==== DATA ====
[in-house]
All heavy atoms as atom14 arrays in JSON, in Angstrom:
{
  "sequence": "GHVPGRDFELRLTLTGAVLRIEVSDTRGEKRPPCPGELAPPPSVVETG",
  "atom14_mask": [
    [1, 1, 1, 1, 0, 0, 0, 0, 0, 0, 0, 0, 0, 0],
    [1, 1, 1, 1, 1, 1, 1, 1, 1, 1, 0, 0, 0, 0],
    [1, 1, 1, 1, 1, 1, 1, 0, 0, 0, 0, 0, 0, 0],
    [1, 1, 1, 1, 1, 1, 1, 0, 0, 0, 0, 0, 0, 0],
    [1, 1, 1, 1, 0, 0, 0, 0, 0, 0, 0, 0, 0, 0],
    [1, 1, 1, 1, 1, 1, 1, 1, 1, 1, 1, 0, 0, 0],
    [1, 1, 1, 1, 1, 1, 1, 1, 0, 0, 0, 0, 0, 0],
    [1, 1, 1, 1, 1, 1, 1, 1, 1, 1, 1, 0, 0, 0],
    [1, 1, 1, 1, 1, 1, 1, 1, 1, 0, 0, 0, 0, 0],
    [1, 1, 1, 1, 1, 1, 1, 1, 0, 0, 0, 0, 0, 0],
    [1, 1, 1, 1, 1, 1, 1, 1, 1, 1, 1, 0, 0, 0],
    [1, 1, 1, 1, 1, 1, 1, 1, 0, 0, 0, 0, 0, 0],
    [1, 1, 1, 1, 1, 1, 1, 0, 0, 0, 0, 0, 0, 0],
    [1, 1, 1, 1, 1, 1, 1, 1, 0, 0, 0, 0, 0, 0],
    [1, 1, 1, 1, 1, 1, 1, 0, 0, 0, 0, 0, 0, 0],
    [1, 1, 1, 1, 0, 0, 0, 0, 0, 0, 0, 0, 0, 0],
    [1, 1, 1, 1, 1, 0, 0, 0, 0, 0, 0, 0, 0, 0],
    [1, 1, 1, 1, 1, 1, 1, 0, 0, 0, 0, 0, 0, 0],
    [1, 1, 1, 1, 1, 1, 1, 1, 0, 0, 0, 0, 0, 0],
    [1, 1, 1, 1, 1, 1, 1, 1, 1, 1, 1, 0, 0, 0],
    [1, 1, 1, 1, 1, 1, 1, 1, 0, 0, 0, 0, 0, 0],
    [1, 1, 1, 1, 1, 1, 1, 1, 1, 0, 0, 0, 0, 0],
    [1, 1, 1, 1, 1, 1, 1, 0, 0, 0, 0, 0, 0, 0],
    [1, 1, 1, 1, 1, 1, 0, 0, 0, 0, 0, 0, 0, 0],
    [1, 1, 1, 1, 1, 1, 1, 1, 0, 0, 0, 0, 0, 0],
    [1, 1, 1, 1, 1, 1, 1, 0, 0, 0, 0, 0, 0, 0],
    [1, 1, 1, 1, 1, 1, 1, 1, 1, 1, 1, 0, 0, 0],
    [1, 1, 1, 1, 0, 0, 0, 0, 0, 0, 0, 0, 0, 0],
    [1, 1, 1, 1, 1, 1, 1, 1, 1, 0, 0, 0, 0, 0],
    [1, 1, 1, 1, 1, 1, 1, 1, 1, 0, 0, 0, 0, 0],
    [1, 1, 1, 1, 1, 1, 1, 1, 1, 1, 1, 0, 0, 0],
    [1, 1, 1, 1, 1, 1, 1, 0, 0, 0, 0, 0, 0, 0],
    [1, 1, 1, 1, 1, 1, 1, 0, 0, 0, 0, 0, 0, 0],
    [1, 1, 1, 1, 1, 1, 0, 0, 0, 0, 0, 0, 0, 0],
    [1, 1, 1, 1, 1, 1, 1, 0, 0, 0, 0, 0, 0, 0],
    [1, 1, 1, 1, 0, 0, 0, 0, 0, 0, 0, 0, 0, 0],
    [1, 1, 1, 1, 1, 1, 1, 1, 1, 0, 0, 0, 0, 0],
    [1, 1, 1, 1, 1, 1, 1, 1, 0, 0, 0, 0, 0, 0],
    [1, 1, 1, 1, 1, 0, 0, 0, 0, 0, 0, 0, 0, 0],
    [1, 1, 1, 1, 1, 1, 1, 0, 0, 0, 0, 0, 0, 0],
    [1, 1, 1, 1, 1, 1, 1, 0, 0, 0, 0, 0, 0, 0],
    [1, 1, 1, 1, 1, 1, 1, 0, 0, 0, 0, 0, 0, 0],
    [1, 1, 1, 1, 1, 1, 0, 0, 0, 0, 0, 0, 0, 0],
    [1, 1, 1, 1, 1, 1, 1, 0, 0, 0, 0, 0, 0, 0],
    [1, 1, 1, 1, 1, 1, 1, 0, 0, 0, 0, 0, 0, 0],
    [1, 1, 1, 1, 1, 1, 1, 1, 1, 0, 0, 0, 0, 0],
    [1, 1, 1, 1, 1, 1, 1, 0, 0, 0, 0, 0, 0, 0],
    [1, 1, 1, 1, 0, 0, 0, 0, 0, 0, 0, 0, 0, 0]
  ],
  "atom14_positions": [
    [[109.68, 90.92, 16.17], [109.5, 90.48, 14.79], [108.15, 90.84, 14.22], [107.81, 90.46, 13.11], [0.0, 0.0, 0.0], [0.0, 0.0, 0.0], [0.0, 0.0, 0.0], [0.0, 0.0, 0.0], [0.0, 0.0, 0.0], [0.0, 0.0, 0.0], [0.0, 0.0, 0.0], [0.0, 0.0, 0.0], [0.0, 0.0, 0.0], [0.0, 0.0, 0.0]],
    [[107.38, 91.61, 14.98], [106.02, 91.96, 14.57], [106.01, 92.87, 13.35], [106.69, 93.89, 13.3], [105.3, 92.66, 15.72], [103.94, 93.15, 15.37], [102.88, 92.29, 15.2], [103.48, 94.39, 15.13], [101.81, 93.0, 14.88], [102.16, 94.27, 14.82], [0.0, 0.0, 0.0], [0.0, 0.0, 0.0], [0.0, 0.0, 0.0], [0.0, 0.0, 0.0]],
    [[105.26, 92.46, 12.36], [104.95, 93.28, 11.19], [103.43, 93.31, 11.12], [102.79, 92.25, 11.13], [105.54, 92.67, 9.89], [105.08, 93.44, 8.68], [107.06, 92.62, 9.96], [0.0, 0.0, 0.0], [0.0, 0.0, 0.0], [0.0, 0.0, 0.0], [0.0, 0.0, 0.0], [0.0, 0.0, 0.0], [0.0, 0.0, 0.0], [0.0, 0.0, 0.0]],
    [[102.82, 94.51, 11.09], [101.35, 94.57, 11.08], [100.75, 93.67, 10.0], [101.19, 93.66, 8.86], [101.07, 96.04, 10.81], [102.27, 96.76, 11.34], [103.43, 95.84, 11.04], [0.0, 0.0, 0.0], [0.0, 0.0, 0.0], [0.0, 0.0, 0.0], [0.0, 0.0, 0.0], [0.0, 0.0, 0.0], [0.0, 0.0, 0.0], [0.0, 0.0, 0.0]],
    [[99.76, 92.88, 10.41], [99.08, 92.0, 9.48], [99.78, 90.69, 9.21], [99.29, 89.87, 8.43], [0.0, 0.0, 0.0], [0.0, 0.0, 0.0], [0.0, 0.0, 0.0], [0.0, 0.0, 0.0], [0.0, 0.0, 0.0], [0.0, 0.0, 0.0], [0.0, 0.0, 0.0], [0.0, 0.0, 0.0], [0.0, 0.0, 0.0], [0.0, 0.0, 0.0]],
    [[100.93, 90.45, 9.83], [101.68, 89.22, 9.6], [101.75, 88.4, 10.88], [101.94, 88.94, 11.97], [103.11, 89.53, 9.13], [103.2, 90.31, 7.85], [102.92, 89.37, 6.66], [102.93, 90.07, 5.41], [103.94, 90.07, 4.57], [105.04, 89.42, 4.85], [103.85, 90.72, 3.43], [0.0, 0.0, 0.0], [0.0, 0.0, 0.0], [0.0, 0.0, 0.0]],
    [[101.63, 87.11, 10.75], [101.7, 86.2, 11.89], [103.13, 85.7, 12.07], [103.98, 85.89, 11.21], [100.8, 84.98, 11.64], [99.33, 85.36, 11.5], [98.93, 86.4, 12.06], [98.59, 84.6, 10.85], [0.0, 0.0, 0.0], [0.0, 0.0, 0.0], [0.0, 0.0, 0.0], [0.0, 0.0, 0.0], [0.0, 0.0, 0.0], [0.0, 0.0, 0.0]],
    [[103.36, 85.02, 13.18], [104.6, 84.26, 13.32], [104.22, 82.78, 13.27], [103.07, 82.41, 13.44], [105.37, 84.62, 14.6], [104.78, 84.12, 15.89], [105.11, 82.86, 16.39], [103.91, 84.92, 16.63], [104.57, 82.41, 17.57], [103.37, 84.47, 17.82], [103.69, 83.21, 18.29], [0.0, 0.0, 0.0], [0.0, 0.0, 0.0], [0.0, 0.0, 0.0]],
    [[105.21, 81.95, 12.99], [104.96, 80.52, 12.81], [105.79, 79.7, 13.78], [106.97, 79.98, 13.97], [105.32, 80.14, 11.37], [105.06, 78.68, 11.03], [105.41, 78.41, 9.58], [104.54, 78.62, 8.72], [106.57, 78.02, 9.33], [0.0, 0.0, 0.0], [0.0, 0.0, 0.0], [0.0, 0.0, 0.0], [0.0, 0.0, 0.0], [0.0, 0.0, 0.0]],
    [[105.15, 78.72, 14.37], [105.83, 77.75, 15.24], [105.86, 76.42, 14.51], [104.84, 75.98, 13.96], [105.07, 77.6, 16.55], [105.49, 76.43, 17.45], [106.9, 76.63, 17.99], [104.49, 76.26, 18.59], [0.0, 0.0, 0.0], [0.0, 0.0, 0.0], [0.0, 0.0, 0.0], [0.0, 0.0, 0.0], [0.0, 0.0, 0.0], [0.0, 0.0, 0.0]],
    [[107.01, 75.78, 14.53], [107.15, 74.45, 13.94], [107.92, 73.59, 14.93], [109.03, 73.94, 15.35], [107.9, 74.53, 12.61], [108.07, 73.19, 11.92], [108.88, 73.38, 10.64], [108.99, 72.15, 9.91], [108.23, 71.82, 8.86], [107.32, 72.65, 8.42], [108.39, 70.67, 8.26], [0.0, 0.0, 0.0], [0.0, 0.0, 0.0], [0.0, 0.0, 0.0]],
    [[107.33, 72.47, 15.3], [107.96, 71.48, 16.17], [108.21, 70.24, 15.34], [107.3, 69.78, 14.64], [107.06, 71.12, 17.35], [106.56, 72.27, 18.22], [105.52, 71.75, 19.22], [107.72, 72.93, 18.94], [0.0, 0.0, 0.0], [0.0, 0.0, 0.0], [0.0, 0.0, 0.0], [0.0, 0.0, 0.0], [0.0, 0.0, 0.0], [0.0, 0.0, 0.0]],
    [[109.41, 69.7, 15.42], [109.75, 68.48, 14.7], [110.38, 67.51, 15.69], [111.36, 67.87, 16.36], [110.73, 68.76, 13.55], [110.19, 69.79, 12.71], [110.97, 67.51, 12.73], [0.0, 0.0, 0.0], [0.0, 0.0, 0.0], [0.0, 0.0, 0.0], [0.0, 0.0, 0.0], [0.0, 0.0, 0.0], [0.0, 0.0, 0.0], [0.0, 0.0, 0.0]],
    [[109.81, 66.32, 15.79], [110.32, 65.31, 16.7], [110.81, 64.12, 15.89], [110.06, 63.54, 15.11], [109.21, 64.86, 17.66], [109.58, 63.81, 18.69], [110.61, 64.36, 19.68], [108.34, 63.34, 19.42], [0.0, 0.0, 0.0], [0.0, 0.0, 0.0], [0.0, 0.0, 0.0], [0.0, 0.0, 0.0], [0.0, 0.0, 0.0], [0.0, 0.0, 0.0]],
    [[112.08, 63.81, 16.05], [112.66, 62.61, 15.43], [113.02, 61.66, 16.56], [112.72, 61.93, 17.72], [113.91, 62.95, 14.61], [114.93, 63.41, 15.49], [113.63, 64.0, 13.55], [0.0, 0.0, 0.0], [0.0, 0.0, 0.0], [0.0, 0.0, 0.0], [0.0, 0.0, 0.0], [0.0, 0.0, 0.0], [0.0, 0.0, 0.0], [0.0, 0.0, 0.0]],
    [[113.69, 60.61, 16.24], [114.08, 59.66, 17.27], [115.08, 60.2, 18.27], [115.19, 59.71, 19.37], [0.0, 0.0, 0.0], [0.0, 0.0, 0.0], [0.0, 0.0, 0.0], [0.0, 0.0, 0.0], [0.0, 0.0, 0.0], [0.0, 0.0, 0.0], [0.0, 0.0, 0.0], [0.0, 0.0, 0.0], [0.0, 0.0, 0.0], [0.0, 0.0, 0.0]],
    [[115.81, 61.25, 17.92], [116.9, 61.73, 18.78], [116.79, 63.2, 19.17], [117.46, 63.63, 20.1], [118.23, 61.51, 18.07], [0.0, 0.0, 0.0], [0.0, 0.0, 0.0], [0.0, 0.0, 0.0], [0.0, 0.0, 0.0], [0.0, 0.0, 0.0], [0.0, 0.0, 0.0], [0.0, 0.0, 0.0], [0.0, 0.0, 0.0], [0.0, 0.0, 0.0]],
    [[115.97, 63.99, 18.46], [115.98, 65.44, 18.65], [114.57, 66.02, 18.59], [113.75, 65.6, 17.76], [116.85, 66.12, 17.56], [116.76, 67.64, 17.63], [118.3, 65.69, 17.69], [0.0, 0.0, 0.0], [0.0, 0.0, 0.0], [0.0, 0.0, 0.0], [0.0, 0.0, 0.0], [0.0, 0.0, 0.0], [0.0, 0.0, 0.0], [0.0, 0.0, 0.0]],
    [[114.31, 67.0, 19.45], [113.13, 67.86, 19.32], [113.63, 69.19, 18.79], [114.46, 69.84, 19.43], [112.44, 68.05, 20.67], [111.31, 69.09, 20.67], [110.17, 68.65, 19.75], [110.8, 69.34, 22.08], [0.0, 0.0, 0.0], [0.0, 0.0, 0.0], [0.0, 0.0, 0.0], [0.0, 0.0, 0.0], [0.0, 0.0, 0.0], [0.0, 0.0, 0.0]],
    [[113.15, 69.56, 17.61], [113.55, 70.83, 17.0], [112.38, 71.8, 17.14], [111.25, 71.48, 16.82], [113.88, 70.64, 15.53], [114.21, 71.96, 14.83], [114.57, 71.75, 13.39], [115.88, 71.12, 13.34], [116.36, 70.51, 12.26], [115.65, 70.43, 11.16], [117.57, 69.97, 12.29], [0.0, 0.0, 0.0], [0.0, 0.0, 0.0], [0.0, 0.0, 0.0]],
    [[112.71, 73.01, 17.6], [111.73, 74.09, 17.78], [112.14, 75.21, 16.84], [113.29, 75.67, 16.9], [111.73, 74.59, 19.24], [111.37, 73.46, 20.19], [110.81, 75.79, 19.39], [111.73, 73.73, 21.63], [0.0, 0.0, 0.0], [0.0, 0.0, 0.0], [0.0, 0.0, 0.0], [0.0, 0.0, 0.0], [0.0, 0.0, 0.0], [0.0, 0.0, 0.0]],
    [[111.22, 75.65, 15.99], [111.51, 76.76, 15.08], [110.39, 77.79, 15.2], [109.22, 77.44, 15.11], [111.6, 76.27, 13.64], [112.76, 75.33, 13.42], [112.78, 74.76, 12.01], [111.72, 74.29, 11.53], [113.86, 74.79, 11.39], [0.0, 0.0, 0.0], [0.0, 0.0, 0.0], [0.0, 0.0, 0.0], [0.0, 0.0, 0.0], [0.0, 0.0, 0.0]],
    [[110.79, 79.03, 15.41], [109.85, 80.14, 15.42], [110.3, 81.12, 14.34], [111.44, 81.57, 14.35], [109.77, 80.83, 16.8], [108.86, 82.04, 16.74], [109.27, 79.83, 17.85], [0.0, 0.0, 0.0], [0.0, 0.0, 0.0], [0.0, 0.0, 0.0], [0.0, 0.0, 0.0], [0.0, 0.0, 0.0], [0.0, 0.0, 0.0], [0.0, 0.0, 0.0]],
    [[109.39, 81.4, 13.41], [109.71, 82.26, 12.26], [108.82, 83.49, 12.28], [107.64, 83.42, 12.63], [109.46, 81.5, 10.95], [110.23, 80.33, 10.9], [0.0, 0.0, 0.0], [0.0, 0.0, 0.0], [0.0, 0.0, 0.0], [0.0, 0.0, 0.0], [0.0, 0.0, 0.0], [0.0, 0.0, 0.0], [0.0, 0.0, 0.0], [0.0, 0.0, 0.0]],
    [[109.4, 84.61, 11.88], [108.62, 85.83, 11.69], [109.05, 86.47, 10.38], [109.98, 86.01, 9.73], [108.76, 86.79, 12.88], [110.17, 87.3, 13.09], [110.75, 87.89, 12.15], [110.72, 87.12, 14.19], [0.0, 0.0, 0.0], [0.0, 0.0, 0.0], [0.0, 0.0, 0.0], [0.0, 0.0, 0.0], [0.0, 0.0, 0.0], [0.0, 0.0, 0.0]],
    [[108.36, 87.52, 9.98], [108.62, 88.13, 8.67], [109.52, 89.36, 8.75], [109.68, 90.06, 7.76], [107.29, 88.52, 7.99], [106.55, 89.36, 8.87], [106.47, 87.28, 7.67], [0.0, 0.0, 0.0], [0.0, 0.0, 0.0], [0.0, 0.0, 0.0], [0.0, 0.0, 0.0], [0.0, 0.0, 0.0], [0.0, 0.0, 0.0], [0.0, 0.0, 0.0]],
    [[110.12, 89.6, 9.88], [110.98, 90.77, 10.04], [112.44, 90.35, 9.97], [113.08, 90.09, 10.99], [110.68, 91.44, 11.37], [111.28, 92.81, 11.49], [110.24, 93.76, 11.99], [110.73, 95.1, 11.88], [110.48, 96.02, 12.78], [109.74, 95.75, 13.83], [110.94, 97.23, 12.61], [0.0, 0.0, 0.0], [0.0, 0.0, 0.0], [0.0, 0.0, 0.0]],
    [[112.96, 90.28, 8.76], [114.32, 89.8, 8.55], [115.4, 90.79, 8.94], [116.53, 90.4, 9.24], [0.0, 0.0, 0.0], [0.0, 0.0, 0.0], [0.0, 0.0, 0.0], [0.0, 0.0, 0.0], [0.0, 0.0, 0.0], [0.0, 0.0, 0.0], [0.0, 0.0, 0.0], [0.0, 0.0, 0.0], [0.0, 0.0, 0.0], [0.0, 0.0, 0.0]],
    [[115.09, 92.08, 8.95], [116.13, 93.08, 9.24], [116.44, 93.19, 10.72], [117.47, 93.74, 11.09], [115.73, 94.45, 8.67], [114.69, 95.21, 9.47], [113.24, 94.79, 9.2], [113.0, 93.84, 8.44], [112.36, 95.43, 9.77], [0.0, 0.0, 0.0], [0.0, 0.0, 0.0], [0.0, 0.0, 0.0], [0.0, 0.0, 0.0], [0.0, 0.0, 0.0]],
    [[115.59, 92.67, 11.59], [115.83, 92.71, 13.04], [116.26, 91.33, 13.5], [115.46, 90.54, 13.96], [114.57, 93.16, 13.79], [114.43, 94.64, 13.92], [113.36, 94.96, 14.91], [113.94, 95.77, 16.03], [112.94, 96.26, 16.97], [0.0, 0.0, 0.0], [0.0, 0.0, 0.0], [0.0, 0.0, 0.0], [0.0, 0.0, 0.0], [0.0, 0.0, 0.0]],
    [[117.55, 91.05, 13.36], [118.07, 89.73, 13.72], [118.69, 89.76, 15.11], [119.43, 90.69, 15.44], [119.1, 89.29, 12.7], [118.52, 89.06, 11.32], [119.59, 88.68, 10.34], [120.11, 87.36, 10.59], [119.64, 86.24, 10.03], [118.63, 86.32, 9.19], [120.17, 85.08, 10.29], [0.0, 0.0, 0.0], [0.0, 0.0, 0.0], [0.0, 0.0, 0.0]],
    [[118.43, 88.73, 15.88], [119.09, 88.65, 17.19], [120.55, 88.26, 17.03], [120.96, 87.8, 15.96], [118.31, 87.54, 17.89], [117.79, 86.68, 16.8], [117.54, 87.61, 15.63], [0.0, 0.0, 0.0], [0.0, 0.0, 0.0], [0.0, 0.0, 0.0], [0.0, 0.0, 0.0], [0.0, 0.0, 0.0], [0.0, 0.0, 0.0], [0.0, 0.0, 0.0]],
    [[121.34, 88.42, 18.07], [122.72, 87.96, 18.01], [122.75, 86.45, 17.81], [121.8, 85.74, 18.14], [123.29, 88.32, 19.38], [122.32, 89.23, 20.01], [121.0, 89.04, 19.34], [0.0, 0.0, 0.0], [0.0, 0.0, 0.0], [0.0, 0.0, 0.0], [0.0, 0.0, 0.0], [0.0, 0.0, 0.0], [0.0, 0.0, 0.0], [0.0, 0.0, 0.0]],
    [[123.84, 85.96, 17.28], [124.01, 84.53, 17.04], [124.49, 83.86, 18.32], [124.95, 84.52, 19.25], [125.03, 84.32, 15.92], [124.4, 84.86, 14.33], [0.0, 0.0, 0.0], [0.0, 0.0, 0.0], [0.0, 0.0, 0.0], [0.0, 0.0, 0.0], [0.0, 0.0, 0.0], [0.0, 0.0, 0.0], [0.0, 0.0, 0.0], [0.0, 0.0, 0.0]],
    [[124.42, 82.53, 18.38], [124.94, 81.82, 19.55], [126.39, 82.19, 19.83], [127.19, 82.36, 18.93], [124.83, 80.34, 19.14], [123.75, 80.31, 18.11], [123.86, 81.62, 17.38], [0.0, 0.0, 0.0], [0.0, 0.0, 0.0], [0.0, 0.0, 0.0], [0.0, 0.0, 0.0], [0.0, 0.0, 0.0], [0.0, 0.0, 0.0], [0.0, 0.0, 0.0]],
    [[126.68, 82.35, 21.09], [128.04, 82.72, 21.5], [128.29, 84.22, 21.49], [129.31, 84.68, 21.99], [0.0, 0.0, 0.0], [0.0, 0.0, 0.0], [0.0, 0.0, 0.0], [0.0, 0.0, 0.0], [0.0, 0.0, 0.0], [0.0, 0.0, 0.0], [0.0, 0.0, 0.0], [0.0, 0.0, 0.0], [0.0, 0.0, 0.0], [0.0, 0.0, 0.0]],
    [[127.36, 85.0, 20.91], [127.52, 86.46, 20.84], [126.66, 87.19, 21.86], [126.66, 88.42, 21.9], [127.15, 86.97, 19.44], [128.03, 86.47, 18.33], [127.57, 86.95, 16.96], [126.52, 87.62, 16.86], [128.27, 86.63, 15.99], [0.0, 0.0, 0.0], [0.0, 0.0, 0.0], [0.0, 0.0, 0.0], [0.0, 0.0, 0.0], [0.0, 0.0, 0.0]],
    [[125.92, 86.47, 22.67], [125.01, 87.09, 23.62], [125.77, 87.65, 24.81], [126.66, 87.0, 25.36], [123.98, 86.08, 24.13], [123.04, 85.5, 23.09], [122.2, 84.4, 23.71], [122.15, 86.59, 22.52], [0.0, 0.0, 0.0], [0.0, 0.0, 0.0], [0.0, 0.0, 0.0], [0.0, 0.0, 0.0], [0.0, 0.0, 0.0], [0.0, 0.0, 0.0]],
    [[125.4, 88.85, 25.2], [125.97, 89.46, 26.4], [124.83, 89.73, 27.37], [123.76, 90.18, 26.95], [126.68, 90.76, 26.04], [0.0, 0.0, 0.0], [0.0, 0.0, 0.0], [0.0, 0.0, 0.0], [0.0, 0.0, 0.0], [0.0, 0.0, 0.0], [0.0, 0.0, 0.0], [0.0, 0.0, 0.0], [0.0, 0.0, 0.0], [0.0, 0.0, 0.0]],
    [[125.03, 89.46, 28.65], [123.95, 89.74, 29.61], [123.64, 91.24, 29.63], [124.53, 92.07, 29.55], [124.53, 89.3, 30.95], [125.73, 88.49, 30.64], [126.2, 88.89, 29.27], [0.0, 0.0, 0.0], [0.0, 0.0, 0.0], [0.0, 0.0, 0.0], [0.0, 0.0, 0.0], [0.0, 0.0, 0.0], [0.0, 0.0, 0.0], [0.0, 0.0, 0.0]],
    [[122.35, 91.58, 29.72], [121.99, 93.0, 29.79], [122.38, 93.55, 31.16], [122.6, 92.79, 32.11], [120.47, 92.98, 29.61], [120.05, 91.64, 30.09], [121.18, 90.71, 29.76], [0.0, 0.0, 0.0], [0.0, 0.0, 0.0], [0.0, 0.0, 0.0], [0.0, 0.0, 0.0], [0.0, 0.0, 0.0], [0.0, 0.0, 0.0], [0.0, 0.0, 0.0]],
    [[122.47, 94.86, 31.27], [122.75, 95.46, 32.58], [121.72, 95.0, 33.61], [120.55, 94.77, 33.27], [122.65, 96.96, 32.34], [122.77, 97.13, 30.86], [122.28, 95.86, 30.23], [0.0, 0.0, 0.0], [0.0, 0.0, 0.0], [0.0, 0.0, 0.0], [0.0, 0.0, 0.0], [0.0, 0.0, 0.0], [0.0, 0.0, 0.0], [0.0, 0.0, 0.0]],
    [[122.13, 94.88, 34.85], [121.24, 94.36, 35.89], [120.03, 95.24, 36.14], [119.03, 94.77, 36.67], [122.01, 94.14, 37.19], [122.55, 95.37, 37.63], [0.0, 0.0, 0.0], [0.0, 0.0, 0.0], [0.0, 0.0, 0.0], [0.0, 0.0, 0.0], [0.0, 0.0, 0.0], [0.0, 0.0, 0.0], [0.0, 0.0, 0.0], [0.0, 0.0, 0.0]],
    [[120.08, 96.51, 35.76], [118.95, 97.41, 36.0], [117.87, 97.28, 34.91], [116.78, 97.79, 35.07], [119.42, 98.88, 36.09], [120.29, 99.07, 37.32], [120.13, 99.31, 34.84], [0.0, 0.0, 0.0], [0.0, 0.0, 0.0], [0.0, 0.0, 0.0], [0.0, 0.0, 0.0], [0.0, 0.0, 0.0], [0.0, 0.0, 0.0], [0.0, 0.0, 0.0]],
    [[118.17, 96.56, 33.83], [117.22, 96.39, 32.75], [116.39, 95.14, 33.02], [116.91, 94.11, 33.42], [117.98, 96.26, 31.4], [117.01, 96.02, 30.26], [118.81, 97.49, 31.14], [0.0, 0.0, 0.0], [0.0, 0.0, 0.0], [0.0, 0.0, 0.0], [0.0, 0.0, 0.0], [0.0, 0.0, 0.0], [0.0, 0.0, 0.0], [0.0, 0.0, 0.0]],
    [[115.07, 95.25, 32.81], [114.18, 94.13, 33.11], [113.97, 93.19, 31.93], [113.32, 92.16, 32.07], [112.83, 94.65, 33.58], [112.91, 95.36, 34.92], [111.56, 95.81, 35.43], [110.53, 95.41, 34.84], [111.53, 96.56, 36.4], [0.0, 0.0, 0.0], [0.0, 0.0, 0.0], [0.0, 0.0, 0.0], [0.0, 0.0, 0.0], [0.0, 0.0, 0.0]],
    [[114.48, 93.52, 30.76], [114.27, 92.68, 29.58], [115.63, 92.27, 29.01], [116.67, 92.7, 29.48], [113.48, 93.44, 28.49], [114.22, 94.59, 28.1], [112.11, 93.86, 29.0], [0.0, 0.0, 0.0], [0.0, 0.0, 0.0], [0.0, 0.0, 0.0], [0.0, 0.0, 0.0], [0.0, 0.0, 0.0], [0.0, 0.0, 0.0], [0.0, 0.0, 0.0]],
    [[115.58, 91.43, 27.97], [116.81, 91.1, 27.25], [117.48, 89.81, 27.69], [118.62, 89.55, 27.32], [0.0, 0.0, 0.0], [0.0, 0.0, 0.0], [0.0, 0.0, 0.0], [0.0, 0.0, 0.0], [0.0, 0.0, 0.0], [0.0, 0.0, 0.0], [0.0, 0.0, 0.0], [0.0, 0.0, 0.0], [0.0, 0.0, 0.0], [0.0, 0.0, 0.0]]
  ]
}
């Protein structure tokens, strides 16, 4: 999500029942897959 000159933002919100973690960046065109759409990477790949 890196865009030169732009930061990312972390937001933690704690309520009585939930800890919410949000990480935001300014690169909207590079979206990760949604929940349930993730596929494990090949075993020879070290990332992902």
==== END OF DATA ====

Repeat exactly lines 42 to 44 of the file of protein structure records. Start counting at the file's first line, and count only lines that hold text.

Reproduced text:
    [1, 1, 1, 1, 1, 1, 1, 1, 1, 0, 0, 0, 0, 0],
    [1, 1, 1, 1, 1, 1, 1, 1, 0, 0, 0, 0, 0, 0],
    [1, 1, 1, 1, 1, 0, 0, 0, 0, 0, 0, 0, 0, 0],